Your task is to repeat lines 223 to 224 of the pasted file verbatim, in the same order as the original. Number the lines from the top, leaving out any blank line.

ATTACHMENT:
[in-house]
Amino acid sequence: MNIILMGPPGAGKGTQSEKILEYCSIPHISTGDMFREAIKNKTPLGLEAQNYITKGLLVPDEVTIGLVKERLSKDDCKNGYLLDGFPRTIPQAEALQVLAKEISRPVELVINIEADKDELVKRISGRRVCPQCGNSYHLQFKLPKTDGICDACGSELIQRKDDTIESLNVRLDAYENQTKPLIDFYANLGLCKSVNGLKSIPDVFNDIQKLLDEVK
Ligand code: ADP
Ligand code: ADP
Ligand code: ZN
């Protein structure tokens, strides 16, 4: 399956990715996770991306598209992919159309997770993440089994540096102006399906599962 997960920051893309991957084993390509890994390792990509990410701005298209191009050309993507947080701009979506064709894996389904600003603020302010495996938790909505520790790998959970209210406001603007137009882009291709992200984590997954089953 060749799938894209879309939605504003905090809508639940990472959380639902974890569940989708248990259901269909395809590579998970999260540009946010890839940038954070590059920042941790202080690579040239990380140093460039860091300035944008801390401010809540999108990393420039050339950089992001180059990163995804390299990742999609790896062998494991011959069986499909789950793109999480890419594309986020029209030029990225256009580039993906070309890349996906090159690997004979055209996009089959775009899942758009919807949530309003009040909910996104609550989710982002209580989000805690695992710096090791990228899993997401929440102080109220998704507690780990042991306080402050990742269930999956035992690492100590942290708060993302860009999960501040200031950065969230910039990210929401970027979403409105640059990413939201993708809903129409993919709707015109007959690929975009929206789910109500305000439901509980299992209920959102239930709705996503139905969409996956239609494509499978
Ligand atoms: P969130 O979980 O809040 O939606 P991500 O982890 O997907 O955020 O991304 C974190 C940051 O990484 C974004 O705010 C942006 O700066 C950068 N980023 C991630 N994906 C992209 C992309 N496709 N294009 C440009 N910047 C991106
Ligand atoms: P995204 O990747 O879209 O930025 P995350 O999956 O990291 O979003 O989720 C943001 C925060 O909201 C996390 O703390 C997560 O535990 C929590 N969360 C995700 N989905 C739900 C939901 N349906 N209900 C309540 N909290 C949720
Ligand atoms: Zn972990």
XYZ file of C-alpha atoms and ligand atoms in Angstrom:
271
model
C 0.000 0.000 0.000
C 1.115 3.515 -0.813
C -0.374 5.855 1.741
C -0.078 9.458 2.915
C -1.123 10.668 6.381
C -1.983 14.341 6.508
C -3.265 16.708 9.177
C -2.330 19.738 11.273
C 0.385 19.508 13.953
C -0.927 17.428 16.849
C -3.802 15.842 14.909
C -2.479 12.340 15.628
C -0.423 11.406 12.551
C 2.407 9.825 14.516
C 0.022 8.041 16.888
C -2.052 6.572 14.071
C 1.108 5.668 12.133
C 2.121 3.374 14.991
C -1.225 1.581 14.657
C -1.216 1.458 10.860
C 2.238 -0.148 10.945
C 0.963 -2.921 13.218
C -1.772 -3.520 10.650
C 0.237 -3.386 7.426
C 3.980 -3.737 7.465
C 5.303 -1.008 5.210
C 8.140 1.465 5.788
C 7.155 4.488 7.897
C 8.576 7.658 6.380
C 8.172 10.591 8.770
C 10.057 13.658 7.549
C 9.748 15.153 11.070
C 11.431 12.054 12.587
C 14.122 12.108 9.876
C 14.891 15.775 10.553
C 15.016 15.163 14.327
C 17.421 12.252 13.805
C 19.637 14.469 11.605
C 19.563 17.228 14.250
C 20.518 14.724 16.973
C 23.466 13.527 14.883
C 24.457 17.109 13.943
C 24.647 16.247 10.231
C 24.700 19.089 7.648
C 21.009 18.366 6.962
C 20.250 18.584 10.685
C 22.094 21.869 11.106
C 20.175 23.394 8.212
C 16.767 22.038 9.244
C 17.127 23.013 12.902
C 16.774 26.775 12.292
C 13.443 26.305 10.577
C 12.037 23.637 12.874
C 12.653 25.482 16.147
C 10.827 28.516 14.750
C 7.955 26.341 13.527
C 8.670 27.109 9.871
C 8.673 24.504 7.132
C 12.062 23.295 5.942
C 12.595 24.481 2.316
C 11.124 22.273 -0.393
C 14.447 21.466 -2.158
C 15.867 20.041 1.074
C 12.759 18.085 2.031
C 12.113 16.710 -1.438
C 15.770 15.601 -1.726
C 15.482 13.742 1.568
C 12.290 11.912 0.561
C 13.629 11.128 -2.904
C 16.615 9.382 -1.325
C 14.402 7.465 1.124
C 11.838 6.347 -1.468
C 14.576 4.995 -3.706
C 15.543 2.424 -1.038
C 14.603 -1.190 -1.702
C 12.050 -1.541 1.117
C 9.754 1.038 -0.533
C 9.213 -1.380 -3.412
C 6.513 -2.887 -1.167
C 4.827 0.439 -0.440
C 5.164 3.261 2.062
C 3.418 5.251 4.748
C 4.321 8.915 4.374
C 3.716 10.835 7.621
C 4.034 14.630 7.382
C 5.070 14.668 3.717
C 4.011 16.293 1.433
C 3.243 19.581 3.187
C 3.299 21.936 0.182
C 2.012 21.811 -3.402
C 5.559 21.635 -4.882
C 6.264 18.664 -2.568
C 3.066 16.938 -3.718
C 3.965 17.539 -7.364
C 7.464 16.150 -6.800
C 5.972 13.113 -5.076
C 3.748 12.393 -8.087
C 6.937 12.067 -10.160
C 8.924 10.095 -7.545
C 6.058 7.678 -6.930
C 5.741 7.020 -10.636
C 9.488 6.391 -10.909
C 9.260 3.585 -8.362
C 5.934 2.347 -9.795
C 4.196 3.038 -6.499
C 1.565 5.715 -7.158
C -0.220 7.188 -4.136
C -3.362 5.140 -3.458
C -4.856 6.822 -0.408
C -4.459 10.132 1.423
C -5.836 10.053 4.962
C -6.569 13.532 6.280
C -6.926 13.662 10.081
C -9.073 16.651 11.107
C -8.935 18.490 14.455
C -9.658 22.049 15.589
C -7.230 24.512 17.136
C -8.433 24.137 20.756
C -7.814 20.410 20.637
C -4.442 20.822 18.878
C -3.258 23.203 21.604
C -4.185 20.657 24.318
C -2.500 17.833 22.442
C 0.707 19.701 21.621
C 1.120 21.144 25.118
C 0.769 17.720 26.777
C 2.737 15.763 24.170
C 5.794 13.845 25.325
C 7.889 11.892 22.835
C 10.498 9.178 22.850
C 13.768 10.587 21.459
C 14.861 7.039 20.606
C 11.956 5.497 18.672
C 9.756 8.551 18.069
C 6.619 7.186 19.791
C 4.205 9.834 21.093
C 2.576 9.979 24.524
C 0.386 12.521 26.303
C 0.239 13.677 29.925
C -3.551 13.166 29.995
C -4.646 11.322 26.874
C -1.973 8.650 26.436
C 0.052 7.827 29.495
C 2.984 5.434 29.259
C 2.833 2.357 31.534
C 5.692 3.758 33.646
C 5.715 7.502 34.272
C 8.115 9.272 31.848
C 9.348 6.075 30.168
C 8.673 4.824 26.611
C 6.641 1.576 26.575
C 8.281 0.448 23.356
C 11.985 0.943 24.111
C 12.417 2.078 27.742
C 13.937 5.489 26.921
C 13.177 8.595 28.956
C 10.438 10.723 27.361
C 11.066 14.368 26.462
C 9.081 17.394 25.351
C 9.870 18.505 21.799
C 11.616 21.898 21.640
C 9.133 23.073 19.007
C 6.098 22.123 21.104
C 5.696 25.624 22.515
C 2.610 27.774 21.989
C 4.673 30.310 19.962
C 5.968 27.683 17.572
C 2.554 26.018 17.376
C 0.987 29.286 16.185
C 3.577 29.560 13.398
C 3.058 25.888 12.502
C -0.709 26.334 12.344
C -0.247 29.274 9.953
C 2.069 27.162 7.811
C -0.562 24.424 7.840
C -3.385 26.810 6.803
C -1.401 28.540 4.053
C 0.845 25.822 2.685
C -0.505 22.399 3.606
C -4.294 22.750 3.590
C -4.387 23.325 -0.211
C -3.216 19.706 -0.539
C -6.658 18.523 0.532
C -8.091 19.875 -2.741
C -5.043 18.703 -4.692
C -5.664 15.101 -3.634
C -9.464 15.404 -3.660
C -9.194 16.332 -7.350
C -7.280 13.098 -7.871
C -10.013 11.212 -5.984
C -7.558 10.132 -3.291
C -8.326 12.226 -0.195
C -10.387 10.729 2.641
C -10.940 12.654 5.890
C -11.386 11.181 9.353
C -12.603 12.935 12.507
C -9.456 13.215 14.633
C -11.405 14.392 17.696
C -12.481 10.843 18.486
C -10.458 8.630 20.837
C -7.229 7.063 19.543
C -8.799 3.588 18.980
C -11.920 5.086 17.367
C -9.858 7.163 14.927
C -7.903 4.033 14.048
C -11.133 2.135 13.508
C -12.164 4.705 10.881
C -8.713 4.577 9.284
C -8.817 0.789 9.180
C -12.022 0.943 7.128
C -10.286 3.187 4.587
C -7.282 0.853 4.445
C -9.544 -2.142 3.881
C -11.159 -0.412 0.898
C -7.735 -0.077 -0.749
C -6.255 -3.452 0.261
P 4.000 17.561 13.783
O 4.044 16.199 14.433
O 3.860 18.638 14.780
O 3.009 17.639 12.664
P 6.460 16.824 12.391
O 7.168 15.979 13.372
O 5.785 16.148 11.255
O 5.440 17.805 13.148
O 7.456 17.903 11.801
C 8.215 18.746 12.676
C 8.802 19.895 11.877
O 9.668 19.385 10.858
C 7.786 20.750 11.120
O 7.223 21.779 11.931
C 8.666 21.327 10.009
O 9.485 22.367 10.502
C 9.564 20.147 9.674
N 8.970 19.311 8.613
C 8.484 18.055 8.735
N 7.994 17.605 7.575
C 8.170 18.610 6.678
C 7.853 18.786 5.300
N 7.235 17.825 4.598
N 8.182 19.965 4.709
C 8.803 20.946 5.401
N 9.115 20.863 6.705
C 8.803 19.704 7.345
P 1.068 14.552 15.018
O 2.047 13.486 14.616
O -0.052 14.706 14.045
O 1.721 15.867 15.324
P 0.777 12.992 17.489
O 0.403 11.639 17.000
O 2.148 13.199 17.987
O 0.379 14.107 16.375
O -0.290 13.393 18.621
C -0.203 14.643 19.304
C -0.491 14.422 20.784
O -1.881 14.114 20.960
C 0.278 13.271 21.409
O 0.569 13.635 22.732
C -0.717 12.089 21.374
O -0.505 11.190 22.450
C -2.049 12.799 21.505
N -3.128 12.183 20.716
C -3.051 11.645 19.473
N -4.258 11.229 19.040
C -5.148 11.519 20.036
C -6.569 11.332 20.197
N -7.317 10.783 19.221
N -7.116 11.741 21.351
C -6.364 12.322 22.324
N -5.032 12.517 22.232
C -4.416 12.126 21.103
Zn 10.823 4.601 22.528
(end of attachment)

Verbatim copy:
C -10.286 3.187 4.587
C -7.282 0.853 4.445